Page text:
I always appreciated that Mary Sue, a woman who was considerably nicer than me, would come to my defense. But that’s what she was like. She was warm and friendly, and never acted like we were somehow “competitors.” (A pet peeve of mine. Some agents act like we’re in a battle with each other — we are not. You represent your authors; I represent mine. It’s not like there is only one slot at Random House and our two novelists are vying for it in some sort of Author Death Match, for goodness’ sake.)

The world has plenty of cranky, abrupt people. It’s nice to make friends with somebody who spent much of their life on the other side of the ledger. Rest in peace, my friend. You’ll be missed.

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  • Thank you for sharing that. She sounds wonderful.

  • Cara Putman says:

    She was a sweet spirit in the industry.

  • Vie Herlocker says:

    Thank you for this remembrance of a very gentle, very giving lady.

  • Thank you for sharing your beautiful tribute, Chip. It’s clear she had a talent for thinking of the person she was with rather than herself, and putting them at ease. And I hope you’ll always remember the advice she gave you – don’t change!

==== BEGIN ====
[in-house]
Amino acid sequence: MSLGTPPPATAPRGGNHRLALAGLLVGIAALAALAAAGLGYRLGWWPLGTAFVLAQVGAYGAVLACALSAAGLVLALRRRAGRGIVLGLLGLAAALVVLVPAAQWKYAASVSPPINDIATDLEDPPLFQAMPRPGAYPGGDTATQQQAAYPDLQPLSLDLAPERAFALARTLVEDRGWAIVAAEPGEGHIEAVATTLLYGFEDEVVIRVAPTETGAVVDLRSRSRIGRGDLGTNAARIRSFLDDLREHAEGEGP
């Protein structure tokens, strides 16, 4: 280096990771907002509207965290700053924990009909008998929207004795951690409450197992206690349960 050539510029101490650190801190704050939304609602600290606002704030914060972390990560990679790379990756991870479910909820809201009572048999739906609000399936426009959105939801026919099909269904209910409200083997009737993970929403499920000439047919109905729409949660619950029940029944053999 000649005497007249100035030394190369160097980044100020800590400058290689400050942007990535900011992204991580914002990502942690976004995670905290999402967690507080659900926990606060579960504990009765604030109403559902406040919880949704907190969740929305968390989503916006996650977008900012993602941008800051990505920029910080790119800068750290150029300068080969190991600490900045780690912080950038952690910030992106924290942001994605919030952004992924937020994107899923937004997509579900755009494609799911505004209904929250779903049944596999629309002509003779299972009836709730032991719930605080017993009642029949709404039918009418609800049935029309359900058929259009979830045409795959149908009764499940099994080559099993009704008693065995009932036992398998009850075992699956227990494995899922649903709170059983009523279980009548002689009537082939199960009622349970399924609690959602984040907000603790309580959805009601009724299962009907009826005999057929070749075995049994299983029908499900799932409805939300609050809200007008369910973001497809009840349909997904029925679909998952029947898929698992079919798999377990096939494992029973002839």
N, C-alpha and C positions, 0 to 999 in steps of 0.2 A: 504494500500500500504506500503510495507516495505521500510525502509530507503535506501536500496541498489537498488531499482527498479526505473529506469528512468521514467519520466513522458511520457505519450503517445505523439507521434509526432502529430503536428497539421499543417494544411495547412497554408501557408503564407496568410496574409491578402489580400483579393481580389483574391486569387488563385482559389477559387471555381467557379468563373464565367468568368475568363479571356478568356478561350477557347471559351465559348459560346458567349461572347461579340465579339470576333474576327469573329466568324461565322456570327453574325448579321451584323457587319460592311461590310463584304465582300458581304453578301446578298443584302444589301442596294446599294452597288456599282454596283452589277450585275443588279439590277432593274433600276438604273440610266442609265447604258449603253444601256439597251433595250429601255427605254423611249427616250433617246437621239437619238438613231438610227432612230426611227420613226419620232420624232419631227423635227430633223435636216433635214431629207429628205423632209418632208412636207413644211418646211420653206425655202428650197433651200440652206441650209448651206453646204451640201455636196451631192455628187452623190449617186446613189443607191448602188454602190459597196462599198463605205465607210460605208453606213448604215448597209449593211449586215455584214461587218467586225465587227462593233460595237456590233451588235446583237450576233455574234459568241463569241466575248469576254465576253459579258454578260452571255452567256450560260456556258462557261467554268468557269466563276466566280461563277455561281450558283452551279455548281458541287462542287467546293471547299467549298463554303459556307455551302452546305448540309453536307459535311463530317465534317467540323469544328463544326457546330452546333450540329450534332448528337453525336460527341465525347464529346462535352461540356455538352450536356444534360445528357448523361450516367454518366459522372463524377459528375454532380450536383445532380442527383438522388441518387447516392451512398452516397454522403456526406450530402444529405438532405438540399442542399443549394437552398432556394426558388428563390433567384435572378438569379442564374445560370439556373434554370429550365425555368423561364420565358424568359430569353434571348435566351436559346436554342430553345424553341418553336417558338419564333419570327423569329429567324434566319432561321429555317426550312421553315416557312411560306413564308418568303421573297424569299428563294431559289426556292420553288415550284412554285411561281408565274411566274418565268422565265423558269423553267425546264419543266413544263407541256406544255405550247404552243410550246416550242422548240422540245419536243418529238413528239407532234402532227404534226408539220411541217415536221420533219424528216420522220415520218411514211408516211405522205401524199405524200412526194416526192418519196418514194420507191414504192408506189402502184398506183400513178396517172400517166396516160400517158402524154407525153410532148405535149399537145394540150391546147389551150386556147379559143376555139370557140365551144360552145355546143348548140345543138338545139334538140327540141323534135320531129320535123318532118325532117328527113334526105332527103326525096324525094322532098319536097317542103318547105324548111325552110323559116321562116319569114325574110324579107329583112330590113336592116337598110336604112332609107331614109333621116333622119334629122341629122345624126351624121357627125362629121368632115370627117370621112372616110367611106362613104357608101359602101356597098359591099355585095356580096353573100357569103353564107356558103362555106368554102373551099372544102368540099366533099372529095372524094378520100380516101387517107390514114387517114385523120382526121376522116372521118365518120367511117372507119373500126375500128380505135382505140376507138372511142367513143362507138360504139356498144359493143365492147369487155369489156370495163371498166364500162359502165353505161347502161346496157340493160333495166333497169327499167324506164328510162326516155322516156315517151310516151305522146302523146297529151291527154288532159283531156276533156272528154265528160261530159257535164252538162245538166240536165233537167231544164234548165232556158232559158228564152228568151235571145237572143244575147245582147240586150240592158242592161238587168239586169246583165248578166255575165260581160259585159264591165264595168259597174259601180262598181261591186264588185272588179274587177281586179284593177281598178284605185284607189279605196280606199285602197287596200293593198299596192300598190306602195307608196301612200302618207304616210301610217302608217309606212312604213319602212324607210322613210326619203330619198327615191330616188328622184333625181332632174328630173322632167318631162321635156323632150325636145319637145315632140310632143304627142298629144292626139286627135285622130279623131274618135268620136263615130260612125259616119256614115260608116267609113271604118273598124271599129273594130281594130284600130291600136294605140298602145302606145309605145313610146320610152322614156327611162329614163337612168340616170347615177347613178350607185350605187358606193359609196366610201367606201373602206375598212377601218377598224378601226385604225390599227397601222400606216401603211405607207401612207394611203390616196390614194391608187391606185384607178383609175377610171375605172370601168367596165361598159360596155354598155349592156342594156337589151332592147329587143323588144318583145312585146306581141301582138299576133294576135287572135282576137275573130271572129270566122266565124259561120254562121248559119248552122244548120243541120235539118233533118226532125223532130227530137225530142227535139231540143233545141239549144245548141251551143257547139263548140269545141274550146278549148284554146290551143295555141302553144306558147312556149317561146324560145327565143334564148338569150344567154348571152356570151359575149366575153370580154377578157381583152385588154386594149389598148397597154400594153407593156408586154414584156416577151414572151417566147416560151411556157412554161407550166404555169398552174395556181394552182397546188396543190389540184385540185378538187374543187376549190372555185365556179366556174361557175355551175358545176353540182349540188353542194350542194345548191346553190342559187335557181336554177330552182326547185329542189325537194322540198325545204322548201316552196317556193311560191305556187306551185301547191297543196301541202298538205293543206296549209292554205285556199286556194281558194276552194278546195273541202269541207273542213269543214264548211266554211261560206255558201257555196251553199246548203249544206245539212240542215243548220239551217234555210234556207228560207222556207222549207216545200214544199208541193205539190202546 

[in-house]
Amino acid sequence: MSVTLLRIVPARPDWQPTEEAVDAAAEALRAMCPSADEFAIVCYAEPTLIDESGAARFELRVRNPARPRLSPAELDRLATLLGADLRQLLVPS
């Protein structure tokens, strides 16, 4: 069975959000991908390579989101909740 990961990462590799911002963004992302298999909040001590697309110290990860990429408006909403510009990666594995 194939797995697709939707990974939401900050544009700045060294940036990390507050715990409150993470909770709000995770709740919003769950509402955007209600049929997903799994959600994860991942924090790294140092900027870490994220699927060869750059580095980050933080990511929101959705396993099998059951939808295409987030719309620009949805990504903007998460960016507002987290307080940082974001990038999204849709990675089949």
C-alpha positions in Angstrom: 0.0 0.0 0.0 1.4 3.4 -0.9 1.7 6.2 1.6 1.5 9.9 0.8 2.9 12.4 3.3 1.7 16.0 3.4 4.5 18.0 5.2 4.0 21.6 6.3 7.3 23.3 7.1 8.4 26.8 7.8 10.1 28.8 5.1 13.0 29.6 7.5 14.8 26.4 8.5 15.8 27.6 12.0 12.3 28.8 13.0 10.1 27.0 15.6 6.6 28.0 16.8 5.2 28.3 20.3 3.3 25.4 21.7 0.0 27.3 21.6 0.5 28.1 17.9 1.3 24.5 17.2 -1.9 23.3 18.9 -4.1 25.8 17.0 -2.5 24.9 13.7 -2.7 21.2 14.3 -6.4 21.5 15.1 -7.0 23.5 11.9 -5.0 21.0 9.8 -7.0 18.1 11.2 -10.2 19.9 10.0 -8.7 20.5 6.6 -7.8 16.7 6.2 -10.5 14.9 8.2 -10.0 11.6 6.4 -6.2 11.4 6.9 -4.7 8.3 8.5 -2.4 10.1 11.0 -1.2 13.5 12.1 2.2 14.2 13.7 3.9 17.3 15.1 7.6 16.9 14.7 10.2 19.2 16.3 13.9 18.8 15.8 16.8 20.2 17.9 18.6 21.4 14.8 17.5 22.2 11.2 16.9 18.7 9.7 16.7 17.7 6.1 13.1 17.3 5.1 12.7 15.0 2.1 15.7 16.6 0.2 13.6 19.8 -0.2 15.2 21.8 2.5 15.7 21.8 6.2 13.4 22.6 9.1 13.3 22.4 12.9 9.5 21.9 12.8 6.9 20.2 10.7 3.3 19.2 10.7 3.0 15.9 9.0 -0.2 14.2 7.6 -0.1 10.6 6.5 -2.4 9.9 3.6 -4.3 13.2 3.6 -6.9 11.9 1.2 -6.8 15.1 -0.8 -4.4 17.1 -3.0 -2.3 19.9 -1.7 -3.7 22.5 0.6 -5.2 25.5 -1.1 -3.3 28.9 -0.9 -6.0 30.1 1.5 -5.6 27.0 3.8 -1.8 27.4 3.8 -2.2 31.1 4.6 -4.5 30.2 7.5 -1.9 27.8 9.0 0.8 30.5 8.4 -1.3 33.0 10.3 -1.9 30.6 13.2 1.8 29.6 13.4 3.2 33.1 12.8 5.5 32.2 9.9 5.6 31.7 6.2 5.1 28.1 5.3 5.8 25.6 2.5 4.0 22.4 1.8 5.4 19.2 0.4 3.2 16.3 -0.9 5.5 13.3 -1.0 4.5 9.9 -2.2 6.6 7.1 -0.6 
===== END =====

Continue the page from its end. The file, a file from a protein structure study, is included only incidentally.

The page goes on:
• Jodie Bailey says:

    Beautiful, Chip.

  • Michael Ehret says:

    Never knew Mary Sue personally, but I’m glad to know you. And this story about the two of you. She sounds like a wonderful lady. You? You sound like you … and that’s great, too.

    • chipmacgregor says:

      As I said, Mary Sue was considerably nicer than me, Michael. But appreciate your words very much.

  • Jodie Wolfe says:

    Thank you for the story, Chip. Great tribute to your friend.

    I agree, we Christians need to laugh more. 🙂

  • Mart Ramirez says:

    Beautiful story, Chip!! Thank you for sharing it with us.
    The world truly lost a beautiful soul. We will all miss Zmary Sue immensely.

  • Cecelia Dowdy says:

    What a wonderful tribute. I only met Mary Sue once at an ACFW conference. I sat at her table with a group of Amish romance authors. She was nice, gracious and invited me to submit. She was one of the kindest people that I met at that conference. I’m sure she will be greatly missed by her clients as well as others.

    • chipmacgregor says:

      I can see her sitting there, surrounded by Amish novelists, Cecelia! A very kind person. Thanks for this.

  • Ane Mulligan says:

    Laughter makes the heart merry. It’s Scriptural. However, there are alwys Pharisees among us. Besides, one of those examples was probably … Well you know. Mary Sue was a sweetheart and you’re a good guy. One who makes me laugh. Thanks, Chip for a beautiful tribute.

  • Lynette Eason says: